I thought X-Men: Apocalypse was GOOD :-). The more I was writing this review, the more I realize I had less positives to say than I originally realized. However, you can call me a sucker for explosions and summer blockbusters because I still had a good time watching this film. This isn’t on the same level as First Class or X2, but it still offers a fun ride for you to sit back, relax and munch on some popcorn.

Also check out my reviews for X-Men: First Class and X-Men: Days of Future Past.

Trailer

Cast & Crew
Bryan Singer – Director / Story
Simon Kinberg – Screenplay / Story
Michael Dougherty – Story
Dan Harris – Story
John Ottman – Composer

James McAvoy – Professor Charles Xavier
Michael Fassbender – Erik Lehnsherr / Magneto
Jennifer Lawrence – Raven / Mystique
Micholas Hoult – Hank McCoy / Beast
Sophie Turner – Jean Grey
Tye Sheridan – Scott Summers / Cyclopes
Kodi Smit-McPhee – Kurt Wagner / Nightcrawler
Evan Peters – Peter Maximoff / Quicksilver
Lucas Till – Alex Summers / Havok
Oscar Isaac – En Sabah Nur / Apocalypse
Ben Hardy – Angel
Alexandra Shipp – Ororo Munroe / Storm
Olivia Munn – Psylocke
Rose Byrne – Moira Mactaggert
Lana Condor – Jubilee
Josh Helman – Col. William Styker

Batman v Superman: Dawn of Justice Review

Batman v Superman: Dawn of Justice movie posterSynopsis
After the devastation of Metropolis, most of the world sees Superman (Henry Cavill) as a savior. Unsure of Superman’s intentions, Bruce Wayne (Ben Affleck), aka Batman, looks for a way to defeat the seemingly invincible hero. Meanwhile, Lex Luthor (Jesse Eisenberg) concocts a plan of his own to bring down the man of steel.

Review
The two main characters of Batman v Superman: Dawn of Justice are very polarizing for me. On one hand, Batman is one one of my favorite DC heroes and I grew up with Batman: The Animated Series. On the other hand, Superman is one of my least favorite superheroes and I wasn’t a huge fan of Man of Steel. However, being the superhero fan I am, I wasn’t going to let this one pass by, especially with it being the major kickoff to the DC Extended Universe (DCEU).

When Ben Affleck was first announced as playing Bruce Wayne, there was a lot of backlash. I wanted to wait and see for myself before making any judgments. I thought he did a good job as an older, jaded Bruce Wayne. He really had that grizzled characteristic to him that I would expect from someone who has been fighting crime for twenty years. Jeremy Irons also made for a great Alfred. I want to see more of him in the future because I think with some more screen time, he might rival Michael Cain’s Alfred.

Despite this move being titled Batman v Superman, Gal Gadot stole every scene she was in. She also received a lot of criticism when she was cast as Wonder Woman. Gadot could not have been more perfect. She had the poise, she had the attitude, and she had Wonder Woman’s character down. I’m more excited now for Wonder Woman because I want to see more of what Gadot can do with the role.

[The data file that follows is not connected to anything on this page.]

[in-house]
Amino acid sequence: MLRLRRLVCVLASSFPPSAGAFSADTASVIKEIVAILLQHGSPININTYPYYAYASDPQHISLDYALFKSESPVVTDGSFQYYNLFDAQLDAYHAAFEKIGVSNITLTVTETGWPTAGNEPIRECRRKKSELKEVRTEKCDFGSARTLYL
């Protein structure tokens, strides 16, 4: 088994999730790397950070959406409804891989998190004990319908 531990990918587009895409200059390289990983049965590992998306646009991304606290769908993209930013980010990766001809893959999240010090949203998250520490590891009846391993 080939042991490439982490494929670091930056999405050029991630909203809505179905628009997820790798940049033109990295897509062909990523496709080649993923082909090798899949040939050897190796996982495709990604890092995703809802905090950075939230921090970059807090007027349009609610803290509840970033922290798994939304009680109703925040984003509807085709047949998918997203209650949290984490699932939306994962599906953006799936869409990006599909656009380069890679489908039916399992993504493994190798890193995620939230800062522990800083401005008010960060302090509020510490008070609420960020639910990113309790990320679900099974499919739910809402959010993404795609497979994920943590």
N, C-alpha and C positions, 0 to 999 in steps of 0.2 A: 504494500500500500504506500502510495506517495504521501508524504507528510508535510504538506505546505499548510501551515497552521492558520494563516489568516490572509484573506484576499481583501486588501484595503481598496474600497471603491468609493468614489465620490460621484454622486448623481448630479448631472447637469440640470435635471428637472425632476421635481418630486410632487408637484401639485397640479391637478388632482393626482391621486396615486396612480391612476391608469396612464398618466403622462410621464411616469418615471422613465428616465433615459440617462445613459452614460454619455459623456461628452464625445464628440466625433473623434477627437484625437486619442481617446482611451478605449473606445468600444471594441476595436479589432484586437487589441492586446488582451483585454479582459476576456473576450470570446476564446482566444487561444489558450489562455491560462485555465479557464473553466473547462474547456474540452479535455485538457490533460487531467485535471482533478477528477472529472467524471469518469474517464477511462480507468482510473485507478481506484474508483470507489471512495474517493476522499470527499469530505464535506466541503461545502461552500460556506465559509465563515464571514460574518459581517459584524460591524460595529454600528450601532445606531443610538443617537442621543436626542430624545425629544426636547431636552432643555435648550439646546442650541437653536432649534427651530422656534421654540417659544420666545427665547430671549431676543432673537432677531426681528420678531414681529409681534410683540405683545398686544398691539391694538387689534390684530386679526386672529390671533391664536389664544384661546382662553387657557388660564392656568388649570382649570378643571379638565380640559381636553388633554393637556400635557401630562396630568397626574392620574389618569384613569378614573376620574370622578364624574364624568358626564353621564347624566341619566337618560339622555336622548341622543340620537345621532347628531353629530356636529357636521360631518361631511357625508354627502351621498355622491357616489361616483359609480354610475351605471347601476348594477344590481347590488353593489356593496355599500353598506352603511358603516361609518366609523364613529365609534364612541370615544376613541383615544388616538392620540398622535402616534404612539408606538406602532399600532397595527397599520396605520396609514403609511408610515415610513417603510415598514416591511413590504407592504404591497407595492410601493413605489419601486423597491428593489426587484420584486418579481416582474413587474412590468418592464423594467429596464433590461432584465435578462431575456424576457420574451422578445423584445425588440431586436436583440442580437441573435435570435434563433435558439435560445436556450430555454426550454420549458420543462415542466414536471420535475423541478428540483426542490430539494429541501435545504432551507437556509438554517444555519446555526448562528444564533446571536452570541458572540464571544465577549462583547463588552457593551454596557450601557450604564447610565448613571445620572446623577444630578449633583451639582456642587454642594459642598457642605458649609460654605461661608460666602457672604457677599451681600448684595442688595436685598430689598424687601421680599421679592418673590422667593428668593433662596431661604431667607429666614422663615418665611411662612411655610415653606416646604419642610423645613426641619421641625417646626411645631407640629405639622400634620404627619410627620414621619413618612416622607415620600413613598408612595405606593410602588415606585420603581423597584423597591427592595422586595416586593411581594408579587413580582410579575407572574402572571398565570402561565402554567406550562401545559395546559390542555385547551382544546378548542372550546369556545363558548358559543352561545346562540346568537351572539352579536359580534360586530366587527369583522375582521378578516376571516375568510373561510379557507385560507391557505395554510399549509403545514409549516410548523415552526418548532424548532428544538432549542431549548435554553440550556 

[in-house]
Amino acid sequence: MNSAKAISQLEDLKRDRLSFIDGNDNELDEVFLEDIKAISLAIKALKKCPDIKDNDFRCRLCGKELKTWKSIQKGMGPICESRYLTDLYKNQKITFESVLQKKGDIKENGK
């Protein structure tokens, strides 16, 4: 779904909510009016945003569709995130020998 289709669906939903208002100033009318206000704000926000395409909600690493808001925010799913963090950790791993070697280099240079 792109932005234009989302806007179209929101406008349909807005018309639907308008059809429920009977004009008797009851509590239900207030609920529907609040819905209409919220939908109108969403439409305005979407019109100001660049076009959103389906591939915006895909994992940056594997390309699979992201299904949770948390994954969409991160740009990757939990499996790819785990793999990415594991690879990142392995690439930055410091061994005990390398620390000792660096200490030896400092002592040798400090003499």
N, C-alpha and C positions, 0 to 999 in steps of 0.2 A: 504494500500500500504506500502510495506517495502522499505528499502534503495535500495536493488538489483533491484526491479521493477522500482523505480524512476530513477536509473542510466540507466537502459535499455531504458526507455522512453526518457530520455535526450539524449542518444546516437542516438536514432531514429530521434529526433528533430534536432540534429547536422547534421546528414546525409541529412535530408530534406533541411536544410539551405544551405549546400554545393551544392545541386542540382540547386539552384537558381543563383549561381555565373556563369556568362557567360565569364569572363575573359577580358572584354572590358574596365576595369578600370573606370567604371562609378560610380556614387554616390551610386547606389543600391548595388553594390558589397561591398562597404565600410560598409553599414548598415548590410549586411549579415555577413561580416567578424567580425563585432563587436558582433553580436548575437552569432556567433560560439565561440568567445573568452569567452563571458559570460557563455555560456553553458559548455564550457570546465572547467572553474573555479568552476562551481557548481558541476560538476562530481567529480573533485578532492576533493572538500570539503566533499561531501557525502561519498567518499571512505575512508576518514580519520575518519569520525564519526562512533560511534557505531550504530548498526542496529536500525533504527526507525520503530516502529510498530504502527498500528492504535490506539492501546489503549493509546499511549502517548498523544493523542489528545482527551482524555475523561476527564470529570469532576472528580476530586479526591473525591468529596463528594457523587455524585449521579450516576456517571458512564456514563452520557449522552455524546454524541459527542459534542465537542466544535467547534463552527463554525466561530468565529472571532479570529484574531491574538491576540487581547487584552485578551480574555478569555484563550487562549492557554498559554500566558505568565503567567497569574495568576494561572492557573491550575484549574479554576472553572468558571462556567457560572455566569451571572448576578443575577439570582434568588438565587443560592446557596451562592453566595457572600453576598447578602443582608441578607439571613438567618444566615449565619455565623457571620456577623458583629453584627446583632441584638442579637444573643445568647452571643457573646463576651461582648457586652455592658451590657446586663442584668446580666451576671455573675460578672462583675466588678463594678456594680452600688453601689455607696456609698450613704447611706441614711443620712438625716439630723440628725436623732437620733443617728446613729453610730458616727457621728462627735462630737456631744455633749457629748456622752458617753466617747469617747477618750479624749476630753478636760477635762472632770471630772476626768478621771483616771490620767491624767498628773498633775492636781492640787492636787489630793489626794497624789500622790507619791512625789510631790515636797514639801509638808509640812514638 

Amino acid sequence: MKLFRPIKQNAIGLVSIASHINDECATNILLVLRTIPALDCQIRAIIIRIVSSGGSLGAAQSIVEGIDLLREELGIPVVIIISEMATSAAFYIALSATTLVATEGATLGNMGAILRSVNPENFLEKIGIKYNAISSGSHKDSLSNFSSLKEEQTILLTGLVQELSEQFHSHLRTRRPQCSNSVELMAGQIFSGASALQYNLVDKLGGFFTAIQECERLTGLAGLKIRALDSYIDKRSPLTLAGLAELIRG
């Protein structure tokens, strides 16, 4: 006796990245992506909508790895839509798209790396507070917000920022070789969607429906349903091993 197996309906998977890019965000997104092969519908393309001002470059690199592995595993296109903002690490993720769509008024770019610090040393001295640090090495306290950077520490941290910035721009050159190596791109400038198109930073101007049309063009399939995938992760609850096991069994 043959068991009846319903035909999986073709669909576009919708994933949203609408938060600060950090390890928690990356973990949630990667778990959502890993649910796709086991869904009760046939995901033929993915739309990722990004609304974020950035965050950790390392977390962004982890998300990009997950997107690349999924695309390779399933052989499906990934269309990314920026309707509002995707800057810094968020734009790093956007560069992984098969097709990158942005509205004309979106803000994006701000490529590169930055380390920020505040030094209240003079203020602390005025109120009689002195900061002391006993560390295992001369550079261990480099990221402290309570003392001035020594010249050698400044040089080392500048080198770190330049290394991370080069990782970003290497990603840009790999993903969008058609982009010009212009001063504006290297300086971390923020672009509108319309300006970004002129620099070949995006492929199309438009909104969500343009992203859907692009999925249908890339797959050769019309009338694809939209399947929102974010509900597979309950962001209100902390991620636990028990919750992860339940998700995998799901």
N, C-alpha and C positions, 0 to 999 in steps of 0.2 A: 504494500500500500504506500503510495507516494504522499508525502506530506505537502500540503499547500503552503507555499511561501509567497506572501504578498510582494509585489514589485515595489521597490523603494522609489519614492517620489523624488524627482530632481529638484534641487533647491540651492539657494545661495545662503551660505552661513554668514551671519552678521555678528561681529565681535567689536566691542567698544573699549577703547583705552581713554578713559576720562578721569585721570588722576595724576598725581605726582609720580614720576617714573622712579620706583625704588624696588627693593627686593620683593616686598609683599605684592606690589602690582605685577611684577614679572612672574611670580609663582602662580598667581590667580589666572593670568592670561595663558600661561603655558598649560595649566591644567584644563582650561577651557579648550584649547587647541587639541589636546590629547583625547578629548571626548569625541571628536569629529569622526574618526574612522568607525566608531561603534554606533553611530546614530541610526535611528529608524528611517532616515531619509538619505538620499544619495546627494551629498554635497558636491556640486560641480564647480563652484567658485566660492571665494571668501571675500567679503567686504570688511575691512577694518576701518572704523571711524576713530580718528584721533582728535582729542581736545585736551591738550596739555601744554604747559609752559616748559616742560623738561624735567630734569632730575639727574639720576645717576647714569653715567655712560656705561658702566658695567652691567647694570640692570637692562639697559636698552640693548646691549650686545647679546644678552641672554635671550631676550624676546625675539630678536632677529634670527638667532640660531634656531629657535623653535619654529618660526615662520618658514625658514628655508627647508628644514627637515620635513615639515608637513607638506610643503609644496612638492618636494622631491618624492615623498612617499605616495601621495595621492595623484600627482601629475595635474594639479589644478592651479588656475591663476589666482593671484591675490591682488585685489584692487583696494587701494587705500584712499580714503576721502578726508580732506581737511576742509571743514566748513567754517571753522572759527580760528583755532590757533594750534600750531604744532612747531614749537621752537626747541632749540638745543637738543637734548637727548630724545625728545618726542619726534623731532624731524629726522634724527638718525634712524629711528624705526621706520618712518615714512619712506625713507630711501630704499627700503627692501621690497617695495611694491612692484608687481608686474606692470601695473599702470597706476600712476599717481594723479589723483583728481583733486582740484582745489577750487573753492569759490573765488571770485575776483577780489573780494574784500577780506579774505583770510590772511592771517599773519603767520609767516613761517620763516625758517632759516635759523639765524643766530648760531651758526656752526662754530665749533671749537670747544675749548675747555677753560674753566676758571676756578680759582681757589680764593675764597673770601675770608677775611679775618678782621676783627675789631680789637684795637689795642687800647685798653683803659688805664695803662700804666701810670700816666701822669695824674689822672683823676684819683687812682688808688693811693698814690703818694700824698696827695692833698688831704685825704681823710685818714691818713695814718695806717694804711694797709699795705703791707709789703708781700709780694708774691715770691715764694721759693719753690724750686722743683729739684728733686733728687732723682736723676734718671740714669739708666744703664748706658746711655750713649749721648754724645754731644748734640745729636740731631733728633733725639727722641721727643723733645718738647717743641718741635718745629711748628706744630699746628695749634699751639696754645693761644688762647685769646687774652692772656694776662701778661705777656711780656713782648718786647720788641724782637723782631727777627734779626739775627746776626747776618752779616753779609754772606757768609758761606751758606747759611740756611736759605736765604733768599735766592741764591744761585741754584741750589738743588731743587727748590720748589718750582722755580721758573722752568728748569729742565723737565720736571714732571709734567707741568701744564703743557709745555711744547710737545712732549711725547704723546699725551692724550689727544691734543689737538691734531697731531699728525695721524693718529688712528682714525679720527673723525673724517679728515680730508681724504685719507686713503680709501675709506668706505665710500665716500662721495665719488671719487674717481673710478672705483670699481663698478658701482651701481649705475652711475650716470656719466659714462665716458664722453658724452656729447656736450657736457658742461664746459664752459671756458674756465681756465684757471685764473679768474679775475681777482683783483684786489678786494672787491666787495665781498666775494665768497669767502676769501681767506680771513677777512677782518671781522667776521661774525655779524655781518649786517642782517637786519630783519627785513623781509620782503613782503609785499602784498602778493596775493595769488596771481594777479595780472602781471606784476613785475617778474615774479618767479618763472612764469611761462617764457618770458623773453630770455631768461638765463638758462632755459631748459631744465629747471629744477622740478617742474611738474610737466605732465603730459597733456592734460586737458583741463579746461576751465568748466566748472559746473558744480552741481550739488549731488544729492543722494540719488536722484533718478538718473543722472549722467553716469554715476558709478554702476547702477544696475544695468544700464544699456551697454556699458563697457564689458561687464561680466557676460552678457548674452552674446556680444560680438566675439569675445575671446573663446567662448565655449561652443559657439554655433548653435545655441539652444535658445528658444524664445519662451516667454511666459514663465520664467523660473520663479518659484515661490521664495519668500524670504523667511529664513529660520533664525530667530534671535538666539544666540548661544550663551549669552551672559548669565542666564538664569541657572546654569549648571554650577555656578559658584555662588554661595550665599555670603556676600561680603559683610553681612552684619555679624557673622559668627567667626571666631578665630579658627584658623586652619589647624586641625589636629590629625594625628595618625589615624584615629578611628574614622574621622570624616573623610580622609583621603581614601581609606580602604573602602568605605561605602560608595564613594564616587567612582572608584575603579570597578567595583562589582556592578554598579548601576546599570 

As the title suggests, this movie is about both Batman and Superman. The movie does a fine job of balancing these two characters. Although, Batman does seem to get a little more time. This makes sense since this is his first appearance in the DCEU, whereas Superman already received much of his development in Man of Steel. The best scene of the film was when these two finally meet for their showdown. It was big and dramatic and was one long, great fight sequence. Say what you will about Zack Snyder, he knows how to film action.

Now as for the rest of the film, it didn’t fare as well. Much of that comes from the pacing of the first two acts. It would do some set up, whether it was for one of the main characters or the overall conflict. Then rev up briefly. Then slow back down to more exposition. This starting and stopping made for a jarring experience. It didn’t help that the movie was trying to cram a good deal into itself.

There were many subplots throughout the movie. The way they interacted is where many of the pacing issues occurred. It felt like the movie was trying to pack in all these different story lines but didn’t know what to do with all of them. They didn’t flow that well together and would’ve worked better in other movies. Like many of DC’s movies, this one tried to incorporate too much and ended up losing its focus on what it was really trying to accomplish.

Batman v Superman is also supposed to be the first step towards the giant Justice League crossover, so it introduced many future characters and plot elements. It reminded me a lot of Avengers: Age of Ultron actually. In both movies, this prevents them from being self-contained stories, which hurts them. However, in Age of Ultron‘s case, Marvel at least seemed to have planned for it and know what is happening in the movies it was trying to set up. DC just seemed to throw them in there to say β€œlook what’s coming,” without giving many of these introductions much purpose towards the overall story.

If there was one thing that was truly wrong with this movie it was Lex Luthor. For starters, his personality was all wrong. Luthor is calculating, cold, and in control of himself. This Luthor was the opposite of that. He was a genius like his comic book counterpart but that feels like where the similarities end. I’m a fan of Jesse Eisenberg, but he was not a good choice for Luthor. His Luthor was on the edge of insanity. It felt like more of a Joker than a Lex Luthor. That’s not who the character should be.

I thought Batman v Superman: Dawn of Justice was OK :-|. There are several good qualities in the film, such as casting Affleck, Irons, and Gadot but the weak villain and poor pacing overshadow much of what the film actually does well.

Trailer

Cast & Crew
Zack Snyder – Director
Chris Terrio – Writer
David S. Goyer – Writer
Hans Zimmer – Composer
Junkie XL – Composer

Ben Affleck – Bruce Wayne / Batman
Henry Cavill – Clark Kent / Superman
Gal Gadot – Diana Prince / Wonder Woman
Amy Adams – Lois Lane
Jesse Eisenberg – Lex Luthor
Jeremy Irons – Alfred
Diane Lane – Martha Kent
Laurence Fishburne – Perry White
Holly Hunter – Senator Finch
Scoot McNairy – Wallace Keefe
Callan Mulvey – Anatoli Knyazev
Tao Okamoto – Mercy Graves
Brandon Spink – Young Bruce Wayne